PC Disk File Systems
By Stephen Bucaro
The first PC file system, called FAT because it used a "File Allocation Table", was
developed in the early 1980's for floppy disks. The File Allocation Table, a map of
the location of files on the disk, is located near the beginning of the disk. A disk
contains two copies of the FAT, in case one gets damaged.
A disk formatted with the original FAT16 could have only partition. Since FAT16 is
limited to 2GB per partition, it could not utilize the entire storage capacity of disk's
larger than 2GB. To allow the use of higher capacity hard disks, in January 1986, MS-DOS 3.2
was released with a new partition type called an extended partition. With MS-DOS 3.2 a single
disk can have up to four primary partitions (only one of which can be active), or three
primary partitions and one extended partition.
In the extended partition, the user can create logical drives. Originally only one logical
drive was allowed. in August 1987 MS-DOS 3.3 was released, which allowed up to 24 logical
drives in the extended partition. 24 was equal to the maximum number of available letters
that could be used for drive names (A and B being reserved for floppy drives).
The FAT file system divides a disk into sections called "clusters". The size of a
cluster depends on the size of the disk. Since the largest 16 bit number is 65,535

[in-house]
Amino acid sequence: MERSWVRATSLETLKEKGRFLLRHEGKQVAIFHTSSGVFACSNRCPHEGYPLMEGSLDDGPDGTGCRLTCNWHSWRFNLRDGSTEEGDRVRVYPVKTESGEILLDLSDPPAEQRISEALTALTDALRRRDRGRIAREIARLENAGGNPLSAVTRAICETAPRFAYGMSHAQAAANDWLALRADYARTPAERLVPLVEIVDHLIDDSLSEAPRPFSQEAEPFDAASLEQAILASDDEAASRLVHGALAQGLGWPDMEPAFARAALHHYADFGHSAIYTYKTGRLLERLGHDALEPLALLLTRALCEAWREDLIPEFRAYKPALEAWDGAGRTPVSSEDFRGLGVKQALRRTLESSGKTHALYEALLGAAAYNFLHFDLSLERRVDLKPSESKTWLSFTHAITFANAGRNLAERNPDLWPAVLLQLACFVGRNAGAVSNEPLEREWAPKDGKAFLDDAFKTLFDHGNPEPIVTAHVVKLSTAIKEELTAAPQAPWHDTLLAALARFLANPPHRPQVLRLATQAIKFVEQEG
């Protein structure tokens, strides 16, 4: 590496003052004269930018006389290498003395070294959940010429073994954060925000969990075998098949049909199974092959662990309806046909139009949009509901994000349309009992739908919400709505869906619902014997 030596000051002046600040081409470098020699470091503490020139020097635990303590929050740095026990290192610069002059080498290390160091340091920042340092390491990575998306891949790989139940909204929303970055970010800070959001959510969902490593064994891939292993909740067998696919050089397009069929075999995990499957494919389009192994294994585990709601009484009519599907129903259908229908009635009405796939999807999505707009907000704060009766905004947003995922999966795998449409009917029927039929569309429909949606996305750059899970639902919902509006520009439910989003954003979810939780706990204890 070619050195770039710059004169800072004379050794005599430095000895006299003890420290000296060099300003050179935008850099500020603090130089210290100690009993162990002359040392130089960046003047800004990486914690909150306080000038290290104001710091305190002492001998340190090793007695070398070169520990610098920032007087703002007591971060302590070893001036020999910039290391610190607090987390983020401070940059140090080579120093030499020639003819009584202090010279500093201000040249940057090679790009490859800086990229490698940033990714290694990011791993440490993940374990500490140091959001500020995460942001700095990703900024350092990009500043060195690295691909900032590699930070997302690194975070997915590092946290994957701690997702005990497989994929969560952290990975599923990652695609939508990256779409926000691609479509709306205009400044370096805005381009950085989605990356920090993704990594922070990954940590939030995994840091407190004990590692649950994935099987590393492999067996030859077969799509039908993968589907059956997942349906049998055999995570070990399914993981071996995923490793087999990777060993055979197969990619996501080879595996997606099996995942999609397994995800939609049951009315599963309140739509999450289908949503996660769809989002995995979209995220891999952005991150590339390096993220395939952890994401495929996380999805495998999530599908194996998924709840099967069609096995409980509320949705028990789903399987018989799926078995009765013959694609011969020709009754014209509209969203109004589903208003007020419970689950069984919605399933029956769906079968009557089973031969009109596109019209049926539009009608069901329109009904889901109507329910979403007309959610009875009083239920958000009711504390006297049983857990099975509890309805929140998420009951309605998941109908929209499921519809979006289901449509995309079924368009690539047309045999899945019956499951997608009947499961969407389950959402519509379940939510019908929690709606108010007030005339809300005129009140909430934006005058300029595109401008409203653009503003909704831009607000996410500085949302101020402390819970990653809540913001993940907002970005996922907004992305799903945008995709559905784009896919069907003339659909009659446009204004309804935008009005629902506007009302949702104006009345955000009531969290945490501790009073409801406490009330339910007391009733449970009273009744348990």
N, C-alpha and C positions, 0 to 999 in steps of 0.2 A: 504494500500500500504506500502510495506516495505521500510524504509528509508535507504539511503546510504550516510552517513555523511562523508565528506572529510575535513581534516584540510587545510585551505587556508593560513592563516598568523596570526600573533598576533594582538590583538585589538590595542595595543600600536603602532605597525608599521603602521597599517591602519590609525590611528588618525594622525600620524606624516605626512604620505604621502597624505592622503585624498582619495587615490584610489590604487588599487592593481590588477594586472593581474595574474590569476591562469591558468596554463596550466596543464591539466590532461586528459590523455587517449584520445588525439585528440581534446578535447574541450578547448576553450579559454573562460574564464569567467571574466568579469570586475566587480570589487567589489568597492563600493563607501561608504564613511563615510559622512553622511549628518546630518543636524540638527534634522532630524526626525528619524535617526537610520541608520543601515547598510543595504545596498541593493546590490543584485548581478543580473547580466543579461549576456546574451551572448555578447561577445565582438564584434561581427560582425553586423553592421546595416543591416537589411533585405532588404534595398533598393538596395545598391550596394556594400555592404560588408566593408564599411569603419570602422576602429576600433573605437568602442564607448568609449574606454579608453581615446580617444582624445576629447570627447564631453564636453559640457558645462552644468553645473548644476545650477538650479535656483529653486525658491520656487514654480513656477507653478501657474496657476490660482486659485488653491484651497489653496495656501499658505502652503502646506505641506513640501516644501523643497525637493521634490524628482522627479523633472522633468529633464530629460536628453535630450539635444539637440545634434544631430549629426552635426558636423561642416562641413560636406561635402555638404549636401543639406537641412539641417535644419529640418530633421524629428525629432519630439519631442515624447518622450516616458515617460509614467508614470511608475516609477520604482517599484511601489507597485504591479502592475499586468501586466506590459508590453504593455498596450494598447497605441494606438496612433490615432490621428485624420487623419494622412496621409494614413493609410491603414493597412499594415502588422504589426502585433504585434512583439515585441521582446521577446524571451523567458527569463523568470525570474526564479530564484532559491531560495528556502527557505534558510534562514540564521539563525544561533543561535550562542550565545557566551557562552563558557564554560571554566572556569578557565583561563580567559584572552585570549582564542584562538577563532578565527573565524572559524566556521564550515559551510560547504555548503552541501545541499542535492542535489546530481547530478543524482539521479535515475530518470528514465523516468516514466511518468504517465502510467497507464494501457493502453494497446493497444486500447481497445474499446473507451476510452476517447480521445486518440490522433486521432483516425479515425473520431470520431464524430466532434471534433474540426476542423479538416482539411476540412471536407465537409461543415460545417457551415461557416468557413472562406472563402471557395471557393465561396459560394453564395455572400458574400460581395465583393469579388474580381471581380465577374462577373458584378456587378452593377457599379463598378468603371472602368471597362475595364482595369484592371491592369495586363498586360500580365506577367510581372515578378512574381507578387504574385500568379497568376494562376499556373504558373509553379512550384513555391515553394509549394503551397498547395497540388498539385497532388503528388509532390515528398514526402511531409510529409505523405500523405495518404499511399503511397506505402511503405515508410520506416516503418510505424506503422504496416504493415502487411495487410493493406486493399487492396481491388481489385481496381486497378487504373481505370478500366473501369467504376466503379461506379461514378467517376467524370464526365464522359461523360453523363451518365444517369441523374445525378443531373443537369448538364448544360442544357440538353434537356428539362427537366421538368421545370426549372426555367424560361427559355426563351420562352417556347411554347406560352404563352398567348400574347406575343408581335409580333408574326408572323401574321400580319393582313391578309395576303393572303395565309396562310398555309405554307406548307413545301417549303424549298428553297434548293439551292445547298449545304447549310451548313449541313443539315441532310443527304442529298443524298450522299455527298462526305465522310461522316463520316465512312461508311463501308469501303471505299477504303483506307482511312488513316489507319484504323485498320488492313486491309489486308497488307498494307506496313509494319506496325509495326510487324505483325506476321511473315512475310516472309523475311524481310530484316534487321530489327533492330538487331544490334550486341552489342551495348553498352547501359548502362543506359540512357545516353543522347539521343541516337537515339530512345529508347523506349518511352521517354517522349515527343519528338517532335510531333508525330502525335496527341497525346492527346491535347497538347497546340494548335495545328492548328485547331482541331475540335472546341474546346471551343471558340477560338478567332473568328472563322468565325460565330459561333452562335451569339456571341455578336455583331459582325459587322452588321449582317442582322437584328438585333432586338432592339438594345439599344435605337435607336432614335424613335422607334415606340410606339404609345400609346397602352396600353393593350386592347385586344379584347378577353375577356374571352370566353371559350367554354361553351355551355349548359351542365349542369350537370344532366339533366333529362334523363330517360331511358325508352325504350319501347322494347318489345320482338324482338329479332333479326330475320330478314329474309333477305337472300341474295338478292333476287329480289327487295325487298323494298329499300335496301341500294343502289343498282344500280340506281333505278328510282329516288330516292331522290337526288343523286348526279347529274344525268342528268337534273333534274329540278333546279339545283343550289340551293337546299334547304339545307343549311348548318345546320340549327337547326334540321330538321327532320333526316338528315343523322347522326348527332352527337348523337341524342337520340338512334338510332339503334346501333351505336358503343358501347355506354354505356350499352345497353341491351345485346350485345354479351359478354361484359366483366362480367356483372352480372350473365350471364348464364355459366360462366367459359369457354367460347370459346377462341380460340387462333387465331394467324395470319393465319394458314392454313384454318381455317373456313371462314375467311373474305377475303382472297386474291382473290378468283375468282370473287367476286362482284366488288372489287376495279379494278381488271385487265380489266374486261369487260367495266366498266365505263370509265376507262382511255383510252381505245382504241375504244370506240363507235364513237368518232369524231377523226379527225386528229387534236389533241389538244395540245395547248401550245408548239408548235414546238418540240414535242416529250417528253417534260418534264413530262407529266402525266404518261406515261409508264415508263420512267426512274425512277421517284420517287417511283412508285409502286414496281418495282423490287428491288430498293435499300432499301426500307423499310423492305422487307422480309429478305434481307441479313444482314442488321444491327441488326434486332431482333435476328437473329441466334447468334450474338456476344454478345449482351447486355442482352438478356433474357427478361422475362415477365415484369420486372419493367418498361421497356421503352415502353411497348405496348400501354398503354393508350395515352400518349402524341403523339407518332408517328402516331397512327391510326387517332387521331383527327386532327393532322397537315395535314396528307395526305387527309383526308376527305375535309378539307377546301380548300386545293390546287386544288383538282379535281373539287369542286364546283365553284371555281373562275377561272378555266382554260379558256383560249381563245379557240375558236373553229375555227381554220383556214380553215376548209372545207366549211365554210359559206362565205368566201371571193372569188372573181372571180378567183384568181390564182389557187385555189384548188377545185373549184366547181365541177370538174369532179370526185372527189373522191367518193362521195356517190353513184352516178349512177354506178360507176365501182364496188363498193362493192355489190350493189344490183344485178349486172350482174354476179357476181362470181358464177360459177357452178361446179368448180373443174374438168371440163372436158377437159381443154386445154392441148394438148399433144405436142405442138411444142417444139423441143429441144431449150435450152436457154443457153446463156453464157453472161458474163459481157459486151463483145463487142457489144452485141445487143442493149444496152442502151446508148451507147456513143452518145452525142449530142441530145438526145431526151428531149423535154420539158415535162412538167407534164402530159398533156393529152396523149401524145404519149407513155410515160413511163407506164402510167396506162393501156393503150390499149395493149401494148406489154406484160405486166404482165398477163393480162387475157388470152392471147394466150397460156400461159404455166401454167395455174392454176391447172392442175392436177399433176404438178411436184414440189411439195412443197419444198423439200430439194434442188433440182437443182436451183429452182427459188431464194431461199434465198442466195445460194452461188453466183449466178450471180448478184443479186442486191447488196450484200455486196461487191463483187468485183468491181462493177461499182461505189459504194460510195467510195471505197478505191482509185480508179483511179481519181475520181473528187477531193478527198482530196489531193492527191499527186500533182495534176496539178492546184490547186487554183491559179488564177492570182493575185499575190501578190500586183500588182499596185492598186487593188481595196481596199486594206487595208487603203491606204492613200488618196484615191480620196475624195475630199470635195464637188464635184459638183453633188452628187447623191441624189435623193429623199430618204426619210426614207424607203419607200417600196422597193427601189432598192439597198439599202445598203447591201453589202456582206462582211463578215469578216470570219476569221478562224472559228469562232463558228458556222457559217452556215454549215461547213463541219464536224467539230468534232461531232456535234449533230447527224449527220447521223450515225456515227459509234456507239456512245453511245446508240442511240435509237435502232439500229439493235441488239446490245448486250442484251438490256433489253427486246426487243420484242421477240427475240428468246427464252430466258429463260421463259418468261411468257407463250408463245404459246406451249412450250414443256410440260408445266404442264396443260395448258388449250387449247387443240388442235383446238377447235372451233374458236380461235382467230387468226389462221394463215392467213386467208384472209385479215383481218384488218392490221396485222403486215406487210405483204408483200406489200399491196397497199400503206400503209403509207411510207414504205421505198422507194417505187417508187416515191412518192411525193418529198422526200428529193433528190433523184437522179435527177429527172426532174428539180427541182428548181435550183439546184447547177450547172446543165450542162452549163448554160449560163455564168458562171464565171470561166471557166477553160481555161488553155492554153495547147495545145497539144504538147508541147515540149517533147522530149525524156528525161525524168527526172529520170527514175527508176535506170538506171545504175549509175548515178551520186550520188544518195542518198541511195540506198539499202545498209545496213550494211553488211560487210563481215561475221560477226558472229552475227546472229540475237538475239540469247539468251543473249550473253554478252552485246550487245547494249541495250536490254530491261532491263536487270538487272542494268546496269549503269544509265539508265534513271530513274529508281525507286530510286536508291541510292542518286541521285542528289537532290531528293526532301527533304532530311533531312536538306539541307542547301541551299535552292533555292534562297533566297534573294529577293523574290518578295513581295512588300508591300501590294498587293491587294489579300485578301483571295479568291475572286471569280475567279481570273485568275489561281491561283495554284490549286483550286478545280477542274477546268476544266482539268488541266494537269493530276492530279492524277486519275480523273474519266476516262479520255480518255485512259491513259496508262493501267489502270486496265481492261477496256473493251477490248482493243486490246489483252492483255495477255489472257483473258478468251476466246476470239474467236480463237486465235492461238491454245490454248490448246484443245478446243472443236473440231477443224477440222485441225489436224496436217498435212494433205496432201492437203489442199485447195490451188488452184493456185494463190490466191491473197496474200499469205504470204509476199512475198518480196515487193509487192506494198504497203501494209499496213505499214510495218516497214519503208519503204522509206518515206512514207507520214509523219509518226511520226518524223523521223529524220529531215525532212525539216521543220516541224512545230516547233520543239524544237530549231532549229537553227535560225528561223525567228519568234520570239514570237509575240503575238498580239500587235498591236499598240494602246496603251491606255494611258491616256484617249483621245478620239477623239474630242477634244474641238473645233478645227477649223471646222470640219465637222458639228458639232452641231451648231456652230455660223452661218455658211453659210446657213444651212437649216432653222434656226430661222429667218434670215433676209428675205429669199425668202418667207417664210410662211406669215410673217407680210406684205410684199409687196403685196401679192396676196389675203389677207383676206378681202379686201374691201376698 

(64K), the disk can be divided at most into 64K sections. For example, a 512MB disk
would have an 8KB cluster size.
512MB / 65,535 = 8KB
When a file is written to the disk, a cluster is the minimum allocation unit. So on
a 512 MB disk, a 1KB file wastes 7KB of disk space. Explorer would report the file
size as 1KB, but the wasted space would be deducted from the free space on the disk.
A file is written to the first unused block of space on the disk. As files are
deleted and rewritten in a different size, unused blocks of space become discontiguous.
Parts of individual files become scattered across the disk. That's why it's important to
defragment your hard disk occasionally.
A 2GB FAT disk would have a cluster size of 64KB. In this case, a 1KB file wastes 63KB
of disk space. No matter how large a file is, unless the file’s size can be evenly
divided by the size of a cluster, some space is wasted in the file’s last cluster.
2GB / 65,535 = 64KB
The waste situation was getting out of hand so the size of a FAT partition was limited
to 2GB. In the middle of Windows 95 operating system production, Microsoft released OSR2.
This revision increased the size of FAT entries to 32 bits. The 32 bit file system
was named FAT32, and the 16 bit file system became referred to as FAT16.
Because the largest 32 bit number is more than 2 trillion, the FAT32 cluster size was
fixed at 4KB. This helped the disk space waste problem, but the FAT system could not
accommodate features like security and damaged file recovery that are required for
an advanced operating system. For this reason, Microsoft developed the NTFS (New
Technology File System).